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The Real Reason The Walking Dead Fans Started Seeing Less Of Negan

When you have a show that spans many years, you need to find ways to keep it fresh. For season 6 of The Walking Dead, in 2016, that meant bringing in an infamous character from the comics, whom fans knew was going to cause plenty of problems for our survivors: Negan, played by Jeffrey Dean Morgan. 

In the episode "Last Day on Earth," Negan immediately establishes himself as a foe that the heroes shouldn't trifle with, as evidenced in how he mercilessly kills two beloved characters right off the bat (pun unintended). Shortly thereafter, Negan takes control of Alexandria. Rick and his friends rebel, of course, thus leading to an all-out war that results in a lot of bloodshed. 

Needless to say, Negan wasn't just a single-season big bad who could be dispensed with over the course of 13 episodes. For a while, in fact, Negan was arguably the main attraction on The Walking Dead: A good deal of the show's attention went to him, until he was ultimately imprisoned at the end of season 8. Even after his defeat, he has maintained a presence in the main series — his influence bleeding over to the spin-off shows, as well — but in season 9, his character arc moved into the background, with the villain spending a great deal of time in his prison cell, seemingly intentionally kept away from the main storyline. 

Putting the pieces together, it becomes clear why Negan had to take a backseat for a while.

Ratings dropped when the show focused too much on Negan

Christine Evangelista, who plays Sherry, sat down for an interview with Insider where she spoke about the intensity of portraying a character who has been traumatized by an abuser — namely, Negan — with such a warped perspective of consent and relationships, and how when Sherry returns on Fear the Walking Dead, she doesn't even know that Negan has been defeated and imprisoned. As Evangelista stated, "When you don't have that closure and you're carrying around the pain and you're carrying around the blame, that stuff gets heavier and heavier."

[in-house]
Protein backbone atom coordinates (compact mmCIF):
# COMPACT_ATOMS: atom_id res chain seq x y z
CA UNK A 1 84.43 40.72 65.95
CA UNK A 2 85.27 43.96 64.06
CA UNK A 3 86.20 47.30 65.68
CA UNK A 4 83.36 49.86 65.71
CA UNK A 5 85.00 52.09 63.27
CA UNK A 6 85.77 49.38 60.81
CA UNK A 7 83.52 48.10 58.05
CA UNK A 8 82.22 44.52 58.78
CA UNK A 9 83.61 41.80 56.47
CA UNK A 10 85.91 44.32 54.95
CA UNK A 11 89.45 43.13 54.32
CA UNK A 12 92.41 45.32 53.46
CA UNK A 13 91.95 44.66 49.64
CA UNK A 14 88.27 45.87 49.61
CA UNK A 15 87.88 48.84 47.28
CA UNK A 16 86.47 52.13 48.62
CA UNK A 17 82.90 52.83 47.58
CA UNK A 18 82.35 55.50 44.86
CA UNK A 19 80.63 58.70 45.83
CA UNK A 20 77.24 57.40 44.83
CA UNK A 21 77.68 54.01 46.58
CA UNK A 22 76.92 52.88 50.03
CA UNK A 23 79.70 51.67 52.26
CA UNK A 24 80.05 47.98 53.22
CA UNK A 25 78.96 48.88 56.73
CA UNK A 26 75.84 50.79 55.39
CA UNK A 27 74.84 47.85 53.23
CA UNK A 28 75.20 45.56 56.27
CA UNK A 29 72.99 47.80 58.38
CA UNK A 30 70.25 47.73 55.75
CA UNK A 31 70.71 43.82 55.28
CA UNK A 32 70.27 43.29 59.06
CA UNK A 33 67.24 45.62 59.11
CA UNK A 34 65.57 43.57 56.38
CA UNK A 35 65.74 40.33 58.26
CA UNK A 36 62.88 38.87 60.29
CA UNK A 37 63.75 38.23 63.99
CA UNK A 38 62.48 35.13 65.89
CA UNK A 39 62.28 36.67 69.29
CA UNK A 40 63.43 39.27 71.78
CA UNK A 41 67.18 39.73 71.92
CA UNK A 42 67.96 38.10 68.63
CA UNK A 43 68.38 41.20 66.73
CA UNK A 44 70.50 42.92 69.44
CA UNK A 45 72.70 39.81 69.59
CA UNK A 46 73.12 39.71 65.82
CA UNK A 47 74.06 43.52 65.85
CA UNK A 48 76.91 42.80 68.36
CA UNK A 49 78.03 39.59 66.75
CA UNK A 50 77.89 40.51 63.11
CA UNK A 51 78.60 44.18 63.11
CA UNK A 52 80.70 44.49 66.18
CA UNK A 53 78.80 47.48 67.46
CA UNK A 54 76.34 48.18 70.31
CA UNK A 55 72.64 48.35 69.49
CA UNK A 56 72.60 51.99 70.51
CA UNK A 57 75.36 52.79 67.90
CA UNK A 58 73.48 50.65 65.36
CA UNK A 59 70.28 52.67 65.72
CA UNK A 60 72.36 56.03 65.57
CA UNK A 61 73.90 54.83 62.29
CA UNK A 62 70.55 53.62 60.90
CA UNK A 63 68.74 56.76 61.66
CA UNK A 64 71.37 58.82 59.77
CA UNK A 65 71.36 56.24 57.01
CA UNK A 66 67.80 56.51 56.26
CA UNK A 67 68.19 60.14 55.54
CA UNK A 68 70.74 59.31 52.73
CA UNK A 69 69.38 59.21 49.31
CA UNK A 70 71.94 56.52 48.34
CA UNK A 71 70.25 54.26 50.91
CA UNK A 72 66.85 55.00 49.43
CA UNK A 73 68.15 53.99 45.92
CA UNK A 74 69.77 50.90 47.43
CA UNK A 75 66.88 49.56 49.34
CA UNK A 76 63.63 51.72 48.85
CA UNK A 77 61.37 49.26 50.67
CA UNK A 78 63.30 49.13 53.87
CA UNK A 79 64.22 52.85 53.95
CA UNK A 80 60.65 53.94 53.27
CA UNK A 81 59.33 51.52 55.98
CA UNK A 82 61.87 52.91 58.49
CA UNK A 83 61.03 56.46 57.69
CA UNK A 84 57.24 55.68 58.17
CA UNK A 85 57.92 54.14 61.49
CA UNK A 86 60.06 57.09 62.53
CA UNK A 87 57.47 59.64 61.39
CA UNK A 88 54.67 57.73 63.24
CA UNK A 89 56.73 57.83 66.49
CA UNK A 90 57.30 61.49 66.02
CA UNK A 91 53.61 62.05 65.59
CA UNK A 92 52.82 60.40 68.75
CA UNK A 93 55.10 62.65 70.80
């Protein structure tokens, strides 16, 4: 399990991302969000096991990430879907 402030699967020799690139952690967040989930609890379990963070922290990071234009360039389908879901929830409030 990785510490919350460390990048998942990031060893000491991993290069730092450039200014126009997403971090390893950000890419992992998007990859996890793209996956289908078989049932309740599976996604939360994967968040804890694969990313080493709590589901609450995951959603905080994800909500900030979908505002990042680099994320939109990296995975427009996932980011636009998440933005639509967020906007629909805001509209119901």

The impact of Negan's depravity on viewers, as well, explains why his character had to take a step back from the main plot. He was placed front and center throughout much of seasons 7 and 8, and while it gave audiences insight into the mind of a madman, it also likely turned some people off to the series, who would rather follow Rick's path of righteousness. The Insider itself mentions how, "A lot of fans didn't like that, especially after Negan's entrance onto the show brutally killed two fan favorites in, what viewers came to call, torture porn. That moment and a continued focus on Negan started hurting the show's ratings through season eight." 

An article from Forbes, released at that same time, reveals that ratings were, in fact, dropping during this period. It seems that while Negan is a fan-favorite character, both in the comics and TV show, many believe that too much focus took away from the show as a whole. 

Negan's imprisonment, then, was the right call for the show, even putting aside it being a faithful adaptation of his arc in the comics — because it allowed the creative teams behind the scenes to put Negan in a "timeout" as the show refocused its attention on the main cast of survivors, while keeping him around to increase tension whenever the story called for it. This also gave fans enough distance from Negan that when he finally gained renewed focus (and his freedom) in season 10, his redemptive arc was more believable.

In any case, with six bonus episodes of season 10 set to air next year (plus a final season after that), we definitely haven't seen the last of Negan.